Saw Palmetto Berry Whole

Saw Palmetto Berry Whole

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Saw palmetto berries come from Serenoa repens, a species of palm tree also known as cabbage palm and shrub palmetto. Although the plant is relatively small compared to other palms, some specimens have been known to live for more than 500 years.

The dried whole fruits of this tree are used to prepare tinctures and extracts.

kosher certificate information

quick look

information at a glance
approximate cups to one pound6.5
originunited states
active compoundsSteroidal saponin, Polysaccharides, Volatile oil, Fixed oil, Tannins.
plant part usedberries

buying & keeping

general guidelines and tips
storage tipsKeep in a sealed container away from light and heat.
appearance & aromaRound, wrinkled and dark in color without significant aroma.


try something new
decorativeAdd to potpourri mixes for textural interest.
culinaryUse to make tinctures and alcohol extracts.
safetyMay increase the effects of anticoagulant and antiplatelet drugs, including aspirin and warfarin. Check with your doctor before using this herb if you have a history of a hormone-driven cancer.

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[ clear jar ]

Store whole saw palmetto berries in a glass jar in a cool, dark place to keep fresh.

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[ amber bottle ]

Decant saw palmetto berry extract or tincture into amber bottles with droppers for storage.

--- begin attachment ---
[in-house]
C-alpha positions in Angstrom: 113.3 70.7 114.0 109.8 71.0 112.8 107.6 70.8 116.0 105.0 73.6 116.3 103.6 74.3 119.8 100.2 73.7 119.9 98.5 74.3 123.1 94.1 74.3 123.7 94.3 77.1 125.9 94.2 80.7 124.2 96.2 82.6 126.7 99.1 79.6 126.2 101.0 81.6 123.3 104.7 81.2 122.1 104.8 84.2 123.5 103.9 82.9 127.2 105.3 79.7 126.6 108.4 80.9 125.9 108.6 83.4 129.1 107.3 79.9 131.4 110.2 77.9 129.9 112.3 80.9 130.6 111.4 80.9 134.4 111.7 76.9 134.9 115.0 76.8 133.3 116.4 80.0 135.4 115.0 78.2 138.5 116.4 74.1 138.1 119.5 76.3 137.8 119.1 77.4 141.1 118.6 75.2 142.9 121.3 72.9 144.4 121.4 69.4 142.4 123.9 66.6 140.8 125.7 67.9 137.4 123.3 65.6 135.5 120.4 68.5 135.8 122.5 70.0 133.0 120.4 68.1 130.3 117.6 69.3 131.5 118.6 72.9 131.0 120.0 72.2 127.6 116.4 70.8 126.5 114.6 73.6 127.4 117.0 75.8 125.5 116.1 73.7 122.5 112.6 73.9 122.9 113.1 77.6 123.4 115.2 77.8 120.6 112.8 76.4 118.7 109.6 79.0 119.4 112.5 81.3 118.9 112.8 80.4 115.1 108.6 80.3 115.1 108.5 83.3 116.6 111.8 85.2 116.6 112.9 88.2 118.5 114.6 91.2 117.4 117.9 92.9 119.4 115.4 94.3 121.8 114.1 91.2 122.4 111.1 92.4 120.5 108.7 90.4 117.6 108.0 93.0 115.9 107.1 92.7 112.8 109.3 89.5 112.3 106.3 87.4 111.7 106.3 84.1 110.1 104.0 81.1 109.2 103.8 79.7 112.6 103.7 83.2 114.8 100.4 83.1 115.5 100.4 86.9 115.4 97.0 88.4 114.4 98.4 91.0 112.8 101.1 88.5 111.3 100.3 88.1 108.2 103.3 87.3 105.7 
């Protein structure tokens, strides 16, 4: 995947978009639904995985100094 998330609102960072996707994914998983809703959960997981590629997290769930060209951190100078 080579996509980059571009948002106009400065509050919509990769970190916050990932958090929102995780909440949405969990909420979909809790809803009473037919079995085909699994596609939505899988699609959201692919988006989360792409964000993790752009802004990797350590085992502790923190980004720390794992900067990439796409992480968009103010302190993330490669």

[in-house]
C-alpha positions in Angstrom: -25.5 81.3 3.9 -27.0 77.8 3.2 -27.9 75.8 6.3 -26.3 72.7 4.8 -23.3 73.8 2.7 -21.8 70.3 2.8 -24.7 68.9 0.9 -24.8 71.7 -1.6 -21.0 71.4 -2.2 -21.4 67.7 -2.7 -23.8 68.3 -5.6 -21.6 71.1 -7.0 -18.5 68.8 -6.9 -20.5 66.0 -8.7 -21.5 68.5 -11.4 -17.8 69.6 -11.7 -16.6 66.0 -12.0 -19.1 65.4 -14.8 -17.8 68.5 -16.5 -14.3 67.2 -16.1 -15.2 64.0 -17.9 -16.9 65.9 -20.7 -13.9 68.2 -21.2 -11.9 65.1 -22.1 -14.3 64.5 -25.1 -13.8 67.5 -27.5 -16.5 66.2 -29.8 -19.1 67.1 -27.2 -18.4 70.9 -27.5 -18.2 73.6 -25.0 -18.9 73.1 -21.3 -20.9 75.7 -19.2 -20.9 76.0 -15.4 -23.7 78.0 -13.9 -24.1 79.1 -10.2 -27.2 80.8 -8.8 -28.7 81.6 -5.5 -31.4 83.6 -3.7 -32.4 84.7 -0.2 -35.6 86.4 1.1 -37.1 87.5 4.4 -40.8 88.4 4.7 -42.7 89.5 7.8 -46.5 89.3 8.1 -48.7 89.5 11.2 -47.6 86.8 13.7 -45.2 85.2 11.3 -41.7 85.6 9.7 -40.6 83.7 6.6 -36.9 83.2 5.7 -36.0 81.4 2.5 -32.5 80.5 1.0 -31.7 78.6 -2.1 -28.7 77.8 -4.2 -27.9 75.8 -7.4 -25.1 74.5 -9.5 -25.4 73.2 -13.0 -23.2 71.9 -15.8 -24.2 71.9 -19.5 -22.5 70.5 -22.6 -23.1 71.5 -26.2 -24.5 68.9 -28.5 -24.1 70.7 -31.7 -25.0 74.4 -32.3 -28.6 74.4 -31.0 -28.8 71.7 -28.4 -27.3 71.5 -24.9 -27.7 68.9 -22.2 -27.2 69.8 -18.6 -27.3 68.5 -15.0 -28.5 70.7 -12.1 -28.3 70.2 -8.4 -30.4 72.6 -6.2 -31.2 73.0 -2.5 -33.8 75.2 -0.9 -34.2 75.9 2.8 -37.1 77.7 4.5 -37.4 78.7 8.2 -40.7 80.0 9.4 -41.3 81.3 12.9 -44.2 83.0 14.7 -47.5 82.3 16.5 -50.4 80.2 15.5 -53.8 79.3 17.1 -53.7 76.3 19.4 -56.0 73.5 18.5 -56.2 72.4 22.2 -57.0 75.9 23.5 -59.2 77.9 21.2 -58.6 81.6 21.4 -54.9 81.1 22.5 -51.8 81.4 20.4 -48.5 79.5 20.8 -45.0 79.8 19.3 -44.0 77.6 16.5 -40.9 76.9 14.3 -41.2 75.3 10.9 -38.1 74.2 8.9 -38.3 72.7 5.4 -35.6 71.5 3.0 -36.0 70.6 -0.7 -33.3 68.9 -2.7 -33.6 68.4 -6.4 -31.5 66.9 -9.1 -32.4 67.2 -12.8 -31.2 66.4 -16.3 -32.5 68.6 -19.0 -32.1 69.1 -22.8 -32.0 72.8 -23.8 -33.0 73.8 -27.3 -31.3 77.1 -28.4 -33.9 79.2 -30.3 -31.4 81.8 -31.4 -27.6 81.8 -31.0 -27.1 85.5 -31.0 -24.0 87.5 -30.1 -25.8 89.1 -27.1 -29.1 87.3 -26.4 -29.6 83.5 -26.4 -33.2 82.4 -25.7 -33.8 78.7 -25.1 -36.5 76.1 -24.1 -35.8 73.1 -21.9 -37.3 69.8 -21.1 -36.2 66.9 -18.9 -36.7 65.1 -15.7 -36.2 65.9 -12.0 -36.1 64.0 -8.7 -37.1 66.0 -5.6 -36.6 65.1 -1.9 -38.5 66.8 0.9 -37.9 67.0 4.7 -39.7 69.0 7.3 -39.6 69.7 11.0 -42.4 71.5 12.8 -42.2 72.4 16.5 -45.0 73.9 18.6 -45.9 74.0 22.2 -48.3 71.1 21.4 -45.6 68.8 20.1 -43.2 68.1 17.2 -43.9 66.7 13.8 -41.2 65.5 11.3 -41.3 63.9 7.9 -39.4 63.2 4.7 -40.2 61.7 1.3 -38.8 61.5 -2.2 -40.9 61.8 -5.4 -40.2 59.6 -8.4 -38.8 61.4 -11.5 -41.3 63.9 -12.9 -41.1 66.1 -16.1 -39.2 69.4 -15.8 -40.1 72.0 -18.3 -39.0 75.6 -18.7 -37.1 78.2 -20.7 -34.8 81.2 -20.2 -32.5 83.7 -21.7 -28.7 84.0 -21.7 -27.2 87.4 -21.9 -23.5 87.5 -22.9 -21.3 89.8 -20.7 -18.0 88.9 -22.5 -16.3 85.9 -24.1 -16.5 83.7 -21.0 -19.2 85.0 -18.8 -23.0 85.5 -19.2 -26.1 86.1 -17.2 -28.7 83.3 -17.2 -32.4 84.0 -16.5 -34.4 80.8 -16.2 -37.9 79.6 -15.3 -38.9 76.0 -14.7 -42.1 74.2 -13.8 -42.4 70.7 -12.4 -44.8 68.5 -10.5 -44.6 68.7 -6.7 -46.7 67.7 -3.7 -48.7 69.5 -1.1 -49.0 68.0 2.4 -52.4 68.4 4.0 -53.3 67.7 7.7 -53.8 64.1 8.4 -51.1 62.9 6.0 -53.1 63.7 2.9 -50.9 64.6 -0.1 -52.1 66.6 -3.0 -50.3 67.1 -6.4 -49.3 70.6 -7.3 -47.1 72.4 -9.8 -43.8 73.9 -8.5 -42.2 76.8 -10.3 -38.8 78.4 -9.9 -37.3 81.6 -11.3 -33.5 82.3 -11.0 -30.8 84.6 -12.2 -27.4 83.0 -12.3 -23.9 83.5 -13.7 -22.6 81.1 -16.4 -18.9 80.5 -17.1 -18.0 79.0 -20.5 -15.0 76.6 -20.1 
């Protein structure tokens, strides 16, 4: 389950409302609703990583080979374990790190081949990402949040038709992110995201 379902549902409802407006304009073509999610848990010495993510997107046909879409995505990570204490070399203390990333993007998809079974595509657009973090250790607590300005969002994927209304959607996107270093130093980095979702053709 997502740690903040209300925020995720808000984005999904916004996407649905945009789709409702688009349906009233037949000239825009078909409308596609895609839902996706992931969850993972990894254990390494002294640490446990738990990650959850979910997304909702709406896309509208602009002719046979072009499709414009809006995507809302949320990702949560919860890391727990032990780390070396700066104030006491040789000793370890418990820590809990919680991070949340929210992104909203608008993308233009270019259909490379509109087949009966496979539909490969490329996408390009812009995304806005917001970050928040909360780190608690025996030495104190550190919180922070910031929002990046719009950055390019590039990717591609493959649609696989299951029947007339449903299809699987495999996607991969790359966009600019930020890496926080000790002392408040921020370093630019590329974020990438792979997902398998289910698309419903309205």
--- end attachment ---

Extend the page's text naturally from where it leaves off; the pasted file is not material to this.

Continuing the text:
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flavor profile

saw palmetto berry

Acrid and bitter tasting.

formulas & recipes

saw palmetto berry

Coming soon.

what else you should know

saw palmetto berry

Saw palmetto is a small, shrub-like palm that is native to the southeastern US, especially the coastal plain of Florida. It is also found in the gulf region, however, as well as along the coastal plain of California.

The Choctaw, Seminoles and other indigenous peoples harvested the ripe berries for food and used other parts of the plant to produce fibers for textiles. Although early European settlers found the saw palmetto berry too bitter to eat, its properties and reputed benefits were publicized in the American Journal of Pharmacy in the late 1800s and have been the subject of numerous clinical trials ever since.

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for educational purposes only

This information has not been evaluated by the Food and Drug Administration.
This information is not intended to diagnose, treat, cure, or prevent any disease.

please be advised: 
Before making any changes to your diet you should always consult with your doctor,
especially if you are pregnant, nursing or have existing conditions.